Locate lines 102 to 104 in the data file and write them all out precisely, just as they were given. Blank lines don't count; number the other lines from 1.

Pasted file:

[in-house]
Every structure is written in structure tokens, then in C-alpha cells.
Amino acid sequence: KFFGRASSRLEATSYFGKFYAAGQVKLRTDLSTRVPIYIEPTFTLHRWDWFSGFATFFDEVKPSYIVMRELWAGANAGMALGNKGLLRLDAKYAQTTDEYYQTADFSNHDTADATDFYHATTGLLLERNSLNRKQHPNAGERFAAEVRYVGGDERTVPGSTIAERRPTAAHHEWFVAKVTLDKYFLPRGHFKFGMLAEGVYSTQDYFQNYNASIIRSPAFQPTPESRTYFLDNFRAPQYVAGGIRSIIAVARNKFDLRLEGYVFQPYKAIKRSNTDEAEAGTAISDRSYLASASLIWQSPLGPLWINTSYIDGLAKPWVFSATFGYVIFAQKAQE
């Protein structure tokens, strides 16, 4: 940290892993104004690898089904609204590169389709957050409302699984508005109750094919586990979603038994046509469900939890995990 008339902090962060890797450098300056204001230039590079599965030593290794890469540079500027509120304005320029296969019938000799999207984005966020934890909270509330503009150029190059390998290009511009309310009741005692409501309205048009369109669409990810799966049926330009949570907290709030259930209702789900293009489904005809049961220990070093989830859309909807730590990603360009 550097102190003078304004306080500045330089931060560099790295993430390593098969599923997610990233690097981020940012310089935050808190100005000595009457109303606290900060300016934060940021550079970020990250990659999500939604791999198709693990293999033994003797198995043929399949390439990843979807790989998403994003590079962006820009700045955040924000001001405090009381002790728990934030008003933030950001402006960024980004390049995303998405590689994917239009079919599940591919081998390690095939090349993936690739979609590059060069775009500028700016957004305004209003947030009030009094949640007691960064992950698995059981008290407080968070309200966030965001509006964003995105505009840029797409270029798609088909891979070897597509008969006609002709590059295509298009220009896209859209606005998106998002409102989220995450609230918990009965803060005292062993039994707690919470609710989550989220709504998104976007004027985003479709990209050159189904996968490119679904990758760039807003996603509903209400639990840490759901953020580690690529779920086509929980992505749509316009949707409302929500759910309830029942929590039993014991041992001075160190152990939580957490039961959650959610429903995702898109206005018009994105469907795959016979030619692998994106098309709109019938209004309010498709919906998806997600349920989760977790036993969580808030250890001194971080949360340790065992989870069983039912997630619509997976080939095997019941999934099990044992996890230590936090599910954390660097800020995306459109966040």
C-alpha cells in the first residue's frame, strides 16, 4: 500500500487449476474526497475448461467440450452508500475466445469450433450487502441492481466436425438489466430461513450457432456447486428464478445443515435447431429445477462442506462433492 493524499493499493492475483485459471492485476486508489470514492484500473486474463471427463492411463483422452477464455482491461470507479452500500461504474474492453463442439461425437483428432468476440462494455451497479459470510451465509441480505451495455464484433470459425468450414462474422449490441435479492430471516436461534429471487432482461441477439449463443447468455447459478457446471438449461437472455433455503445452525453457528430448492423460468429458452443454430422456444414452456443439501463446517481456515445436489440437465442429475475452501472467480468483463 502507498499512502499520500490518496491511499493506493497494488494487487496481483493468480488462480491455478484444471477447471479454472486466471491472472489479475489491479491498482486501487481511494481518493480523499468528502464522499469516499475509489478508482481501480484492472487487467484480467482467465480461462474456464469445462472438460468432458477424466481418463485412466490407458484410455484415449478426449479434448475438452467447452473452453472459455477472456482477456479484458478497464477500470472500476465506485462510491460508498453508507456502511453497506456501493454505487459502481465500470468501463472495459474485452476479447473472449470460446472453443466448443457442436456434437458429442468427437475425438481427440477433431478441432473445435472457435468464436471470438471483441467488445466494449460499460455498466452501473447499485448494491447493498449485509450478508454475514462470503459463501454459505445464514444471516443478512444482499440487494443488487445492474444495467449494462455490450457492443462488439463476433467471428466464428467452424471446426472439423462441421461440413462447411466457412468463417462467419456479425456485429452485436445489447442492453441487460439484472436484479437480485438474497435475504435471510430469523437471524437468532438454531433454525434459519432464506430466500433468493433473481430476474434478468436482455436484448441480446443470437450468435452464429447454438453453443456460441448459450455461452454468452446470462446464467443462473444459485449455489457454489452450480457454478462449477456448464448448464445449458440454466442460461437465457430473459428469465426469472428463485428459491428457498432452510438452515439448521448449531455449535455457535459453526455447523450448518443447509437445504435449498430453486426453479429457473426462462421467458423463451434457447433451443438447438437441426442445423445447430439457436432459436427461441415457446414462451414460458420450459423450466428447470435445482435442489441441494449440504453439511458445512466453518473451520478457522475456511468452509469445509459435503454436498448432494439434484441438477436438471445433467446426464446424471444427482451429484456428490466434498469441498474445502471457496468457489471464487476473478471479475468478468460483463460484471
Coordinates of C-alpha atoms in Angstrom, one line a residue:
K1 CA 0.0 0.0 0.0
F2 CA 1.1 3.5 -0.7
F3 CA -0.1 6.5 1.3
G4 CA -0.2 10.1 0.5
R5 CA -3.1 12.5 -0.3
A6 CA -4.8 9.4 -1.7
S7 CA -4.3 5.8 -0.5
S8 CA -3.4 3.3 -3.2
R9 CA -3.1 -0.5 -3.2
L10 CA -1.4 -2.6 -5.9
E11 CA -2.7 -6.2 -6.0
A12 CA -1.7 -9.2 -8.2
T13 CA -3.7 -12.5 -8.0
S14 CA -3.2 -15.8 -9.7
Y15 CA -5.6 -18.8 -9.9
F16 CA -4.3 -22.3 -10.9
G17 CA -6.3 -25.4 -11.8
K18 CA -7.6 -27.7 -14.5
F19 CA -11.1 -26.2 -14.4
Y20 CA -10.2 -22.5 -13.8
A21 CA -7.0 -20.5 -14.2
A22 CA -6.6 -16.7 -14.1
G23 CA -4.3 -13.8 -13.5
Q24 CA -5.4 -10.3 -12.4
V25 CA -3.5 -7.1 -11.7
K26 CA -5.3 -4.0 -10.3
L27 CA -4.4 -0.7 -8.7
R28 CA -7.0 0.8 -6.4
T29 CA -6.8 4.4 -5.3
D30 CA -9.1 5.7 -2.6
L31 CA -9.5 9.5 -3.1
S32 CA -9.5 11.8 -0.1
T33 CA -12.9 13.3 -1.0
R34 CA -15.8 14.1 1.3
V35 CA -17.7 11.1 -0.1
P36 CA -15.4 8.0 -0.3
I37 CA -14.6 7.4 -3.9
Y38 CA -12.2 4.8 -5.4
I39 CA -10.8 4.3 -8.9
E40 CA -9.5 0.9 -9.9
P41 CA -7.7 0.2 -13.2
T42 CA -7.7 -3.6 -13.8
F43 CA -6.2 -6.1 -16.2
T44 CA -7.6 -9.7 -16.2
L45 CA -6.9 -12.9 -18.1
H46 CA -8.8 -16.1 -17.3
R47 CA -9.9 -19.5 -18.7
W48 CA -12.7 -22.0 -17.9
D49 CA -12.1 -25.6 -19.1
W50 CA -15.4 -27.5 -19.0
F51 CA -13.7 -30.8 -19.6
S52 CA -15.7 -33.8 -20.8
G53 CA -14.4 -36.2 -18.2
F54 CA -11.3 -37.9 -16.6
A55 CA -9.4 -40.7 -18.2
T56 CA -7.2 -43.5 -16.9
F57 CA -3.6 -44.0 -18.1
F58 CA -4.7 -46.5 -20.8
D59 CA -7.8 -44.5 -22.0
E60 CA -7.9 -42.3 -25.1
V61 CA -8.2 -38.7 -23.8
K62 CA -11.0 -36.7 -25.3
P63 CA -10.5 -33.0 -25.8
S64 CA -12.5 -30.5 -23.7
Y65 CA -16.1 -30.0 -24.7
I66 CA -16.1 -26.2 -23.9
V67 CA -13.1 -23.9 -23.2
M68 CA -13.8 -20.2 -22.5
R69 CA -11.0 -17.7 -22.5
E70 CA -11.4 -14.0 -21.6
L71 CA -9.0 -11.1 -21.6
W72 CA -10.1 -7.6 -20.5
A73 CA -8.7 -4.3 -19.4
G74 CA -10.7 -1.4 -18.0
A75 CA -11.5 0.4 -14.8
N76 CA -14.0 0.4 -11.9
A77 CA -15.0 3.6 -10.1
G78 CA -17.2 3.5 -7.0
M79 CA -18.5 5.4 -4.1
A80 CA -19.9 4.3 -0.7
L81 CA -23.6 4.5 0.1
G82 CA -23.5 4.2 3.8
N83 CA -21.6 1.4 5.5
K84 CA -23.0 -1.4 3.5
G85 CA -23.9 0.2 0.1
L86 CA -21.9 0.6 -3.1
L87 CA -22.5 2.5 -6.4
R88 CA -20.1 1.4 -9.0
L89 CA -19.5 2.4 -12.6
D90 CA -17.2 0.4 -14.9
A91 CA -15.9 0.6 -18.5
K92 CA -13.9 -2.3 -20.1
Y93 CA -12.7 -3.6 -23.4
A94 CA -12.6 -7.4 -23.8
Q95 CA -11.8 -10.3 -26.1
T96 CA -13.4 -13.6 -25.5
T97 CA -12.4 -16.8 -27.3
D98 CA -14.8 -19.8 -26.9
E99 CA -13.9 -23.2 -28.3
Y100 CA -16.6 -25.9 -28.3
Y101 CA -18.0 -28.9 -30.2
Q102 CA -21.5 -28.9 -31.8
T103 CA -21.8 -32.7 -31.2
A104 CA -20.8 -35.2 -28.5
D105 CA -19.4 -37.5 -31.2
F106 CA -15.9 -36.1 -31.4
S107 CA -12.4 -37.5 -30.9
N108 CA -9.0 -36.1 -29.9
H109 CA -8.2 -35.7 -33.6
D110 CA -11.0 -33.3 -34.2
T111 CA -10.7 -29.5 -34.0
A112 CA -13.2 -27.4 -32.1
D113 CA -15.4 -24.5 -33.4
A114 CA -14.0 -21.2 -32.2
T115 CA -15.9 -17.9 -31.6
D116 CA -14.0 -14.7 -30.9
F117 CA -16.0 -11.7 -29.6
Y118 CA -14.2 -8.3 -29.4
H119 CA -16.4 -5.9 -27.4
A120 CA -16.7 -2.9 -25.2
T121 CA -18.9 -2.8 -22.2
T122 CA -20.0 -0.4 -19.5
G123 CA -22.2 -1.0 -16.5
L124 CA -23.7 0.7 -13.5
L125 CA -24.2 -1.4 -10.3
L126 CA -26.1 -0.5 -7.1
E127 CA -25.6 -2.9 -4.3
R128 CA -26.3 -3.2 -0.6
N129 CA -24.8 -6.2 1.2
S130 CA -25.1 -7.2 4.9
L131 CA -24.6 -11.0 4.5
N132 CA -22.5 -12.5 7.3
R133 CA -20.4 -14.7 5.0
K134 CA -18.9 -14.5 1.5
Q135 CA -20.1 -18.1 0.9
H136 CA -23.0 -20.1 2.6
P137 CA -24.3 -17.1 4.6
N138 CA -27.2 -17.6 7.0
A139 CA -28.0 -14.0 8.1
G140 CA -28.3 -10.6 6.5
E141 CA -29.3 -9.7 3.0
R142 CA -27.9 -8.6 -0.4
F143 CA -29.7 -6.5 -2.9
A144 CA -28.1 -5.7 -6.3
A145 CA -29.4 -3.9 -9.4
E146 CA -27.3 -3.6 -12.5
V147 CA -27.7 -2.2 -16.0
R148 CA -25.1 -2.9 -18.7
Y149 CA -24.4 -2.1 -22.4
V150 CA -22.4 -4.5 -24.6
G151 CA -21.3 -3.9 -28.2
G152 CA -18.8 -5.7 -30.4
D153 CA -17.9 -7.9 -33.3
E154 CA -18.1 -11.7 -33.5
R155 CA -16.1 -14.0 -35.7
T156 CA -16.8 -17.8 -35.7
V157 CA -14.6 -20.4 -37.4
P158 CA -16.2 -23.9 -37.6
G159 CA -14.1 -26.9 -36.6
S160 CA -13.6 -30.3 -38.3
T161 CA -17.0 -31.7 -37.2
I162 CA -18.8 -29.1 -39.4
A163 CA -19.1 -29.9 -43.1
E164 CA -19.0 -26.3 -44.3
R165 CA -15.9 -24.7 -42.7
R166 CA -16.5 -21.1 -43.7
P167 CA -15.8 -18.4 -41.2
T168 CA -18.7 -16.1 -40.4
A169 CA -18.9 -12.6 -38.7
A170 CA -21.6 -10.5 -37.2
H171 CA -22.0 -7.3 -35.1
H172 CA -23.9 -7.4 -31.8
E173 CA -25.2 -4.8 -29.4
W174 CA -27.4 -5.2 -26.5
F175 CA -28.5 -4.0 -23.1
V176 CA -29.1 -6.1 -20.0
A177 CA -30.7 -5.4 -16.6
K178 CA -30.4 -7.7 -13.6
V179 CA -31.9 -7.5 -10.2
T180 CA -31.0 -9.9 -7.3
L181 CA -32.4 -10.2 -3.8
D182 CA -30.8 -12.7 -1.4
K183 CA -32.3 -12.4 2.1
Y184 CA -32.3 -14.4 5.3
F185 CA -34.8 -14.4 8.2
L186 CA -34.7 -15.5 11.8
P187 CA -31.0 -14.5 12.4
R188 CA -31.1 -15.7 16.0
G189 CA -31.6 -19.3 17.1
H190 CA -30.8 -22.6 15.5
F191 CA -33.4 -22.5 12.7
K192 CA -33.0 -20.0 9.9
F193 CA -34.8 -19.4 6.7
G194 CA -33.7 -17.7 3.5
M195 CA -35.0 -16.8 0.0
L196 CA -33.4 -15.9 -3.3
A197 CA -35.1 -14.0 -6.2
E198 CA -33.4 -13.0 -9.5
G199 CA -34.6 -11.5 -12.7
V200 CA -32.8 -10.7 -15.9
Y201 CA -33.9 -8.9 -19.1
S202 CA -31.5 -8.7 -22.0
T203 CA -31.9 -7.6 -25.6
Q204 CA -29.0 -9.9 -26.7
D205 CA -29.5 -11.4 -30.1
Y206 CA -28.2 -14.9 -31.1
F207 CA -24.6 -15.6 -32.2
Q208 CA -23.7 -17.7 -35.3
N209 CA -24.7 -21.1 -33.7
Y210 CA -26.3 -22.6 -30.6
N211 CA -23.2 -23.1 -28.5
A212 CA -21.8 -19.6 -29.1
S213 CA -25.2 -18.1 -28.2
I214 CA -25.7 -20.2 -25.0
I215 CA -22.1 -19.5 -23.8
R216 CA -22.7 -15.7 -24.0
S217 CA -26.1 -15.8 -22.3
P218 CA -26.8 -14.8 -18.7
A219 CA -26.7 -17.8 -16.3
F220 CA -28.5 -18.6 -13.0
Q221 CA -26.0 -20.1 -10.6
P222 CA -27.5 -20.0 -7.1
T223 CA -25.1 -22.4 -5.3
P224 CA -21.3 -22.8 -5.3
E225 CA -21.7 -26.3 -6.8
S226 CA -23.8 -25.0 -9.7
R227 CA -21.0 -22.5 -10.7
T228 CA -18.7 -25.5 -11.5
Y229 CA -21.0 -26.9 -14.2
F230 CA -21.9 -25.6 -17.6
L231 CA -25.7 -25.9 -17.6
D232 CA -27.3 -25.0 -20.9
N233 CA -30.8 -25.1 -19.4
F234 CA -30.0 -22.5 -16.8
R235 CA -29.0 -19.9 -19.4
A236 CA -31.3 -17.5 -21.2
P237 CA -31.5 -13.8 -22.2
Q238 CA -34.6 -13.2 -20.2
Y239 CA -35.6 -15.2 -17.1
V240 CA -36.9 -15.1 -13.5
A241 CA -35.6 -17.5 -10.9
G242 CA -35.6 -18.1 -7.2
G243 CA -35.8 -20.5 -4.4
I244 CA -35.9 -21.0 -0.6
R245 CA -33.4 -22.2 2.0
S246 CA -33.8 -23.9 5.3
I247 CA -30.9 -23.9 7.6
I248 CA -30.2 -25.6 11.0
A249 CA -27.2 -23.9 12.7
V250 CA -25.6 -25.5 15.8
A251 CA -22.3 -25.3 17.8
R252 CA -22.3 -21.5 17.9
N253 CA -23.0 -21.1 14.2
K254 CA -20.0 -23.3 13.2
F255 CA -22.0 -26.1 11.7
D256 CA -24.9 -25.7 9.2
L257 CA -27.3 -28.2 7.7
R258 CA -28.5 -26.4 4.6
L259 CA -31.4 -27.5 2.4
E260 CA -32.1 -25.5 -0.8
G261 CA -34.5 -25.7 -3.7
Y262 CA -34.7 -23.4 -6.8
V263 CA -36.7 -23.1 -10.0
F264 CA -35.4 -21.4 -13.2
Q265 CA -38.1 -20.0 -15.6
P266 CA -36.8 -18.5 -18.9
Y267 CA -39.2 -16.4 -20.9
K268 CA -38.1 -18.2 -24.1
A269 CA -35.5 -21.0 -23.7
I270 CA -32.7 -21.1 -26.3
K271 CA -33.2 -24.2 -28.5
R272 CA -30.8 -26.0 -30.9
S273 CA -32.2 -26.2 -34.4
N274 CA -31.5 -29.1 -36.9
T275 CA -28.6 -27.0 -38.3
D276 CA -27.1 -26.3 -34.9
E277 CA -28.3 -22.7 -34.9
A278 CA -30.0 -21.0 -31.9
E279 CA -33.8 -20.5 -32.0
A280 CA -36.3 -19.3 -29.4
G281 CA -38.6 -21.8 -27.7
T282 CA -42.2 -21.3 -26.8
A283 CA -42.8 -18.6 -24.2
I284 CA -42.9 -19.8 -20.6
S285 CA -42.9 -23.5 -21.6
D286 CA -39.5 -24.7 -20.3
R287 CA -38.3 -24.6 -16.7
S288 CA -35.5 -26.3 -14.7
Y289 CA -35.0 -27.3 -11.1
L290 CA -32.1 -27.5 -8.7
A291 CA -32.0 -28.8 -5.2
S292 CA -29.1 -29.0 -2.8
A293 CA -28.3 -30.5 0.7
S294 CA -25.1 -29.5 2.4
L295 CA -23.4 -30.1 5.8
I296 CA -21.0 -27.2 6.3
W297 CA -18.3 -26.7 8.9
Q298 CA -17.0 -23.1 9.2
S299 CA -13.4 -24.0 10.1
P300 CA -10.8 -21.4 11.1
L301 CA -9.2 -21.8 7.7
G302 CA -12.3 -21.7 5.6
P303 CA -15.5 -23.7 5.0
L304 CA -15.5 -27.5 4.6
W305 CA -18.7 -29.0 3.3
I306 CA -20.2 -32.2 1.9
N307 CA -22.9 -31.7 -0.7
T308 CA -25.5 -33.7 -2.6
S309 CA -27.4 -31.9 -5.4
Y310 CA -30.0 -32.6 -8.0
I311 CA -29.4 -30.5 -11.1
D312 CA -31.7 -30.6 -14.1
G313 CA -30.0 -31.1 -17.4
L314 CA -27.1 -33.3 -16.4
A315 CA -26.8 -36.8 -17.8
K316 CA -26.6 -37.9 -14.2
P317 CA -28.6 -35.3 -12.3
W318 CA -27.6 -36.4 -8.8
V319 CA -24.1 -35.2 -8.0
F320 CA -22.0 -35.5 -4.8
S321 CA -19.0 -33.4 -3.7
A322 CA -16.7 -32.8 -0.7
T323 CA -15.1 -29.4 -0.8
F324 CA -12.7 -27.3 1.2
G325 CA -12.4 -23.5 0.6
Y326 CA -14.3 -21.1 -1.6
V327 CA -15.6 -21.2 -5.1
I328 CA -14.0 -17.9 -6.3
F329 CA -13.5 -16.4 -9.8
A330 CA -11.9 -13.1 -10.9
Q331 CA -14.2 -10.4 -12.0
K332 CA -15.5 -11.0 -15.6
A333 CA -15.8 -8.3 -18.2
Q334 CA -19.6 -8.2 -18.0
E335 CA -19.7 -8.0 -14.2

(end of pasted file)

T96 CA -13.4 -13.6 -25.5
T97 CA -12.4 -16.8 -27.3
D98 CA -14.8 -19.8 -26.9